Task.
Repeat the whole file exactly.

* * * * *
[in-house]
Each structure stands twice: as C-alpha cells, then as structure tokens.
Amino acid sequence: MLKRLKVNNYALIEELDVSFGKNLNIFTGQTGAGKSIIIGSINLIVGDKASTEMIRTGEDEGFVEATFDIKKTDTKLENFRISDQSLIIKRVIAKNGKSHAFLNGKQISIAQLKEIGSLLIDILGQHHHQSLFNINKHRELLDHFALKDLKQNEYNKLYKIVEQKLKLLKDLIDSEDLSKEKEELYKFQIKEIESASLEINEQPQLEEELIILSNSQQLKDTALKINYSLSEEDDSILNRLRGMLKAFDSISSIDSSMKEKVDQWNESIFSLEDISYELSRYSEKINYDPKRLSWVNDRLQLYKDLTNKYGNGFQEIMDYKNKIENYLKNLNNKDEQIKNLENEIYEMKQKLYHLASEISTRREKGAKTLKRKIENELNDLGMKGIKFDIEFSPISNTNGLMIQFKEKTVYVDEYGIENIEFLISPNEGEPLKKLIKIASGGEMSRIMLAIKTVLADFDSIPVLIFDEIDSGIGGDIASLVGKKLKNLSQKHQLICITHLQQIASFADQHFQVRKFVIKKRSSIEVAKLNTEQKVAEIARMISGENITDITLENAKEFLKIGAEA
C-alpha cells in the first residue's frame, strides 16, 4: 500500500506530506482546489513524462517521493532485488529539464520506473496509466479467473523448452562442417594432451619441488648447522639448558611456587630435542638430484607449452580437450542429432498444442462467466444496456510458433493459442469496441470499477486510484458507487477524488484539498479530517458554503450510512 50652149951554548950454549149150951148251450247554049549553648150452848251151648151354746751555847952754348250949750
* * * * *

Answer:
[in-house]
Each structure stands twice: as C-alpha cells, then as structure tokens.
Amino acid sequence: MLKRLKVNNYALIEELDVSFGKNLNIFTGQTGAGKSIIIGSINLIVGDKASTEMIRTGEDEGFVEATFDIKKTDTKLENFRISDQSLIIKRVIAKNGKSHAFLNGKQISIAQLKEIGSLLIDILGQHHHQSLFNINKHRELLDHFALKDLKQNEYNKLYKIVEQKLKLLKDLIDSEDLSKEKEELYKFQIKEIESASLEINEQPQLEEELIILSNSQQLKDTALKINYSLSEEDDSILNRLRGMLKAFDSISSIDSSMKEKVDQWNESIFSLEDISYELSRYSEKINYDPKRLSWVNDRLQLYKDLTNKYGNGFQEIMDYKNKIENYLKNLNNKDEQIKNLENEIYEMKQKLYHLASEISTRREKGAKTLKRKIENELNDLGMKGIKFDIEFSPISNTNGLMIQFKEKTVYVDEYGIENIEFLISPNEGEPLKKLIKIASGGEMSRIMLAIKTVLADFDSIPVLIFDEIDSGIGGDIASLVGKKLKNLSQKHQLICITHLQQIASFADQHFQVRKFVIKKRSSIEVAKLNTEQKVAEIARMISGENITDITLENAKEFLKIGAEA
C-alpha cells in the first residue's frame, strides 16, 4: 500500500506530506482546489513524462517521493532485488529539464520506473496509466479467473523448452562442417594432451619441488648447522639448558611456587630435542638430484607449452580437450542429432498444442462467466444496456510458433493459442469496441470499477486510484458507487477524488484539498479530517458554503450510512 50652149951554548950454549149150951148251450247554049549553648150452848251151648151354746751555847952754348250949750